Sunday, November 3, 2019

The Impact of E-Services on Socio-Economic Development in South Africa Research Paper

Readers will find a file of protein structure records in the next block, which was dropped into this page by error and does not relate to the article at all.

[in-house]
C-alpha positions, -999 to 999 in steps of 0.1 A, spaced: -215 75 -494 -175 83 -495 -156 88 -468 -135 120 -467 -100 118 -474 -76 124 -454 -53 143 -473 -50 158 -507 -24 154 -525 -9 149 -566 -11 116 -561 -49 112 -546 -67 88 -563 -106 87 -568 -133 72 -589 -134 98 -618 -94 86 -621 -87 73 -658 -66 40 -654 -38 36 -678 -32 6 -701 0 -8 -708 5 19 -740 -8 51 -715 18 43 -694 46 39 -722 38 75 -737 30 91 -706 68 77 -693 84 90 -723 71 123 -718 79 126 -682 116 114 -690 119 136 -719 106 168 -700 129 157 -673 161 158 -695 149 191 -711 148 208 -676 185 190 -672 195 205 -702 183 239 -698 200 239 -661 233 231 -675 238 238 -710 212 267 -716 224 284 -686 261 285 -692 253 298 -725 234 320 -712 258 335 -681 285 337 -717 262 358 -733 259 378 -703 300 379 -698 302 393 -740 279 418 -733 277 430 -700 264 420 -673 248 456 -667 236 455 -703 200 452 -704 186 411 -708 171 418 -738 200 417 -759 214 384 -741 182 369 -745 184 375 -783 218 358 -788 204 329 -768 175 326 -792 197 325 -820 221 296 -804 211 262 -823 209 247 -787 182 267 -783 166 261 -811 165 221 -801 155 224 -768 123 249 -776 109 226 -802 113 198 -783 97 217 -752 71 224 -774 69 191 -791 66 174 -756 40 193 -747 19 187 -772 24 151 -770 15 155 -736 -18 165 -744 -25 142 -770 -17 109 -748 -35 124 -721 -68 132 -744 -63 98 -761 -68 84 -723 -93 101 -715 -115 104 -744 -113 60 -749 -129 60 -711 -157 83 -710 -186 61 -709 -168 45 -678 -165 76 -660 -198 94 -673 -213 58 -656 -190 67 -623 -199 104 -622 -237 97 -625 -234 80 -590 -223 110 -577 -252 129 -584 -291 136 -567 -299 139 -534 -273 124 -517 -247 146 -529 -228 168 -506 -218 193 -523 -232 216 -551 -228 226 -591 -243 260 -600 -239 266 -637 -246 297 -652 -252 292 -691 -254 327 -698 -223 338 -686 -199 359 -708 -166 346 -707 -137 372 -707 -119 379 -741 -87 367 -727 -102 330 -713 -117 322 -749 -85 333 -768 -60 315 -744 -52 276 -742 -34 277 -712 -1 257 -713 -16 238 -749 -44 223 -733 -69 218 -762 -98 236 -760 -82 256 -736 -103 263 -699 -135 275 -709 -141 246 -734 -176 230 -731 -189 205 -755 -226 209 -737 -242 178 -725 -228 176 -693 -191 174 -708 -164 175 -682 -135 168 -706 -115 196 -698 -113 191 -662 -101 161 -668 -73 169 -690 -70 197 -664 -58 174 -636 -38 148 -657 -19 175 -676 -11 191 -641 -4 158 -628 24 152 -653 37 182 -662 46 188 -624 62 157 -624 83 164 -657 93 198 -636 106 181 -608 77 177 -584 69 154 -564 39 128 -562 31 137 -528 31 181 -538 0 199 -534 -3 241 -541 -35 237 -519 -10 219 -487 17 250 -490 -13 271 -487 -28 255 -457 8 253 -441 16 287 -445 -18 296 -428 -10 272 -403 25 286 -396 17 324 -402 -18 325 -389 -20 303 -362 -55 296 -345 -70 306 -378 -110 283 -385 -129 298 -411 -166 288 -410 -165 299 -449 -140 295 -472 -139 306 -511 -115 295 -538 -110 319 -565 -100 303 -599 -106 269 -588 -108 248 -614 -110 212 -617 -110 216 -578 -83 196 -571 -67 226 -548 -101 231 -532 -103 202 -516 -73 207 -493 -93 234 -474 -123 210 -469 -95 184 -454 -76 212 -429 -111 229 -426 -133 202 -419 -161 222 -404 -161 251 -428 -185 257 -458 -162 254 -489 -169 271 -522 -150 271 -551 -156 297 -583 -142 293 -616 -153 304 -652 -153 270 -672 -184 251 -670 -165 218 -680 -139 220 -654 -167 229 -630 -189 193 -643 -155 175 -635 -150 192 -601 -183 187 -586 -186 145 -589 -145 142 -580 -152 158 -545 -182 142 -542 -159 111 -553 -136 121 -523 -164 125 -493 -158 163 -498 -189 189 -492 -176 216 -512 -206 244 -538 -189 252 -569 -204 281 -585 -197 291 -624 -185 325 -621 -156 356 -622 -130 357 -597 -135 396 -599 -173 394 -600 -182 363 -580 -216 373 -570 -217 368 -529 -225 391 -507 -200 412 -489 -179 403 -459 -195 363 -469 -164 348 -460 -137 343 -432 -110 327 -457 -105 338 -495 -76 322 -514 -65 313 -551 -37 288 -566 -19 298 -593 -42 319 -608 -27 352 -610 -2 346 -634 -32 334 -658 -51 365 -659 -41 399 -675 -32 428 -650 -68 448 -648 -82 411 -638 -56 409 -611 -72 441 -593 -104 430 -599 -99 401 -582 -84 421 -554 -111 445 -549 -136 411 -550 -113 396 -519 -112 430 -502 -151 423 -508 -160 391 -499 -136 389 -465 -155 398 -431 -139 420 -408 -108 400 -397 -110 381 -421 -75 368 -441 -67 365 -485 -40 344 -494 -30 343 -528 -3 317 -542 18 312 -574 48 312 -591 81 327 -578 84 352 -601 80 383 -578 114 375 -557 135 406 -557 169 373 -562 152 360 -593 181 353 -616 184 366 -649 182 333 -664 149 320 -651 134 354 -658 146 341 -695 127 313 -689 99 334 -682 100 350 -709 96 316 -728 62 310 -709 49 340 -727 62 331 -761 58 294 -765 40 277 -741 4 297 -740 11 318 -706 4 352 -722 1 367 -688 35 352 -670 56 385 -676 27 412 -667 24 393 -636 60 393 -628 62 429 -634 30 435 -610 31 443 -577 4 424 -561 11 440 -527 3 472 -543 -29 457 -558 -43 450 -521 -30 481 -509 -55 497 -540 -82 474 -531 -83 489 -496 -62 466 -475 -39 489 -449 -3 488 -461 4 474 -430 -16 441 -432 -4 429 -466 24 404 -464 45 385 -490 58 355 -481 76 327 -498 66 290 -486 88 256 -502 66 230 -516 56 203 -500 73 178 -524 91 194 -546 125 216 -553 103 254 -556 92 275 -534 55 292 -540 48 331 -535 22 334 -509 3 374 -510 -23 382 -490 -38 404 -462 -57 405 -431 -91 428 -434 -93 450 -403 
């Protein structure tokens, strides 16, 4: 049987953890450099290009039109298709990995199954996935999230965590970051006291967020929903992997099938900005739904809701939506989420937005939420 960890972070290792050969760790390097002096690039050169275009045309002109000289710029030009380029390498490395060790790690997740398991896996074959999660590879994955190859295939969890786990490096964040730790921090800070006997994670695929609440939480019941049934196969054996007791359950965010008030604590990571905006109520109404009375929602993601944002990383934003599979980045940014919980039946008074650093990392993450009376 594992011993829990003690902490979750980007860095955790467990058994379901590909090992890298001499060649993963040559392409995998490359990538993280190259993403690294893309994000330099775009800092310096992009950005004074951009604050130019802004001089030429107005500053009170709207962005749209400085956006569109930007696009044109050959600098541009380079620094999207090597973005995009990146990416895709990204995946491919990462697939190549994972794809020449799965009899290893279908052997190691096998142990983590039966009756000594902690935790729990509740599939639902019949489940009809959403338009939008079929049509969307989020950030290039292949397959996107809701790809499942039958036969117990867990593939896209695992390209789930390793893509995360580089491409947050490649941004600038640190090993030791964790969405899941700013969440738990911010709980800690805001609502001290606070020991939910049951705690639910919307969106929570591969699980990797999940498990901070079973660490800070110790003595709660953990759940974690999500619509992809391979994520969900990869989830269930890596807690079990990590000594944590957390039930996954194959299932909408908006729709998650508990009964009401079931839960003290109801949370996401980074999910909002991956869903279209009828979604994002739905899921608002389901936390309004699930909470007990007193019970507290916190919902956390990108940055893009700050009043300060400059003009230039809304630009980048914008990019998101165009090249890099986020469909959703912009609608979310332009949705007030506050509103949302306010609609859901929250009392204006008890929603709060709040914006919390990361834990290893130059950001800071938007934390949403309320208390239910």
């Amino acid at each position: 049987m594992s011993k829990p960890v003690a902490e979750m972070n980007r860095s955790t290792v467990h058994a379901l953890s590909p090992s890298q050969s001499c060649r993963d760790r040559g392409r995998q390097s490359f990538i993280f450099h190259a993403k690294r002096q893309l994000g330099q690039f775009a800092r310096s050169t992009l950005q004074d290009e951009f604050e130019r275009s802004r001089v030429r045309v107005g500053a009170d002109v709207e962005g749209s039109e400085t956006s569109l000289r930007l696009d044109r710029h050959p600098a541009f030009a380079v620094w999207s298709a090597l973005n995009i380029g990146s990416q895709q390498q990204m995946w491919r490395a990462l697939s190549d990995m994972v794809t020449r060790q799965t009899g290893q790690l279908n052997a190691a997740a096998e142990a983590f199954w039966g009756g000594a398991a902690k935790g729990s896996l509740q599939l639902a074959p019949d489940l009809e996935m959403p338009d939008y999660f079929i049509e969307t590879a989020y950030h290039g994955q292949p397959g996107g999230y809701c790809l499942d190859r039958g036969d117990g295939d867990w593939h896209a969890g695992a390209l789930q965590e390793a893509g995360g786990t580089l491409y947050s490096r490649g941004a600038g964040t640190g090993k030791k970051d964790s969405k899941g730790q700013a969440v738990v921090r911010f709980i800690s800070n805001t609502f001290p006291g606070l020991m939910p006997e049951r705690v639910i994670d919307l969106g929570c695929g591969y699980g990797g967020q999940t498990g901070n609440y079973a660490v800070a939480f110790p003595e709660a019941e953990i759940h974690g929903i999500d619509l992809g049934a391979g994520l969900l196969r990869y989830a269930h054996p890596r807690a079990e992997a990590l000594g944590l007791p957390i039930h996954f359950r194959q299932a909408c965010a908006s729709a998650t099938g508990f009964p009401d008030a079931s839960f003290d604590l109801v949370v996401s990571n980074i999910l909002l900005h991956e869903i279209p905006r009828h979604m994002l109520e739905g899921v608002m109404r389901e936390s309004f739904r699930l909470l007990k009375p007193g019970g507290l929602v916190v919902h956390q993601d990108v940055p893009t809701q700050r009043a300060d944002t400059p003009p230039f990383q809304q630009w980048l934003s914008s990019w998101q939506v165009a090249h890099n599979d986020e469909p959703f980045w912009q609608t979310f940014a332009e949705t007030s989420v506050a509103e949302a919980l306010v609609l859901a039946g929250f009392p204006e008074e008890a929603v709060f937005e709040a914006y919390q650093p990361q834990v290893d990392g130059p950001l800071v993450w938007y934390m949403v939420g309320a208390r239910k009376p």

The Impact of E-Services on Socio-Economic Development in South Africa - Research Paper Example Accessibility to e-services has a high potential to add value to marginalized communities (Heeks, 2010), reduce poverty (Cecchini and Scott, 2003) and spur development. However, accessibility is not enough. Other factors must be put into account when making decisions on information technology developments for optimal benefits to all stakeholders and de-marginalization of marginal groups. E-services have revolutionized the global market to levels never imagined before; however, the true impact has not been quantified since the concept is new and has not been widely adopted, nor has it stabilized. Background The World Bank classifies the economy of South Africa as an upper-middle income economy, being the largest economy in Africa in terms of GDP per capita. However, over a quarter of South Africans are unemployed and a similar number lives on less than 1.25 US dollars per day; it is this population that e-services target most since they are primarily unbanked by the conventional comme rce systems. The economy is an amalgamation of primary, secondary and tertiary industries, though it has shifted in the recent years towards being a tertiary economy, an industry that contributes about 65 percent of GDP (OECD, 2010). Despite the continuous growth of the online industry, the country still lags behind the world’s leading economies in terms of volumes and amounts spent in online transactions. Laws and policies passed and implemented in the recent years have increased access to e-services by the population mainly by increasing competition among service providers, which results in reduced prices for accessing and using e-services. For instance, the Telecoms Amendment Act of 2001 introduced a competing network provider for Telkom, such that for the two to attract and retain customers, they had to reduce the costs of their services (Z-Coms, 2002). Elimination of monopoly was the first step towards liberalization of the telecommunications sector, which was achieved b y the Electronic Communications Act (ECA) of 2005. Finally, the Electronic Communication and Transactions Act of 2002 that was aimed at facilitation of e-transactions, e-governance, and other services introduced reliable and universal access to e-services. Context Cieslikowski et al. (2008) state that the world has seen exponential growth in coverage by mobile networks for both developed and developing countries; hence the impact of use of these devices cannot be ignored. For instance, money transfer services whereby money is sent through a mobile network and collected from a local retail outlet, have changed how the low-income communities transfer their money. Before the introduction of services like these, the poor had little or no access to banking and money transfer services, mainly because of high rates or the location of the banking institution in cities. In this case, ICT enabled the rural folk to have access to services that were previously a preserve of the rich. Further ch anges are expected on migration to digital terrestrial television migration, as digital signal will include all communication services bundled. Therefore, everyone will be able to access services with relative ease, and the government will use these channels to communicate matters on policy and development (Gupta and Shah, 2012). However, for these benefits to be enjoyed by the common citizen,

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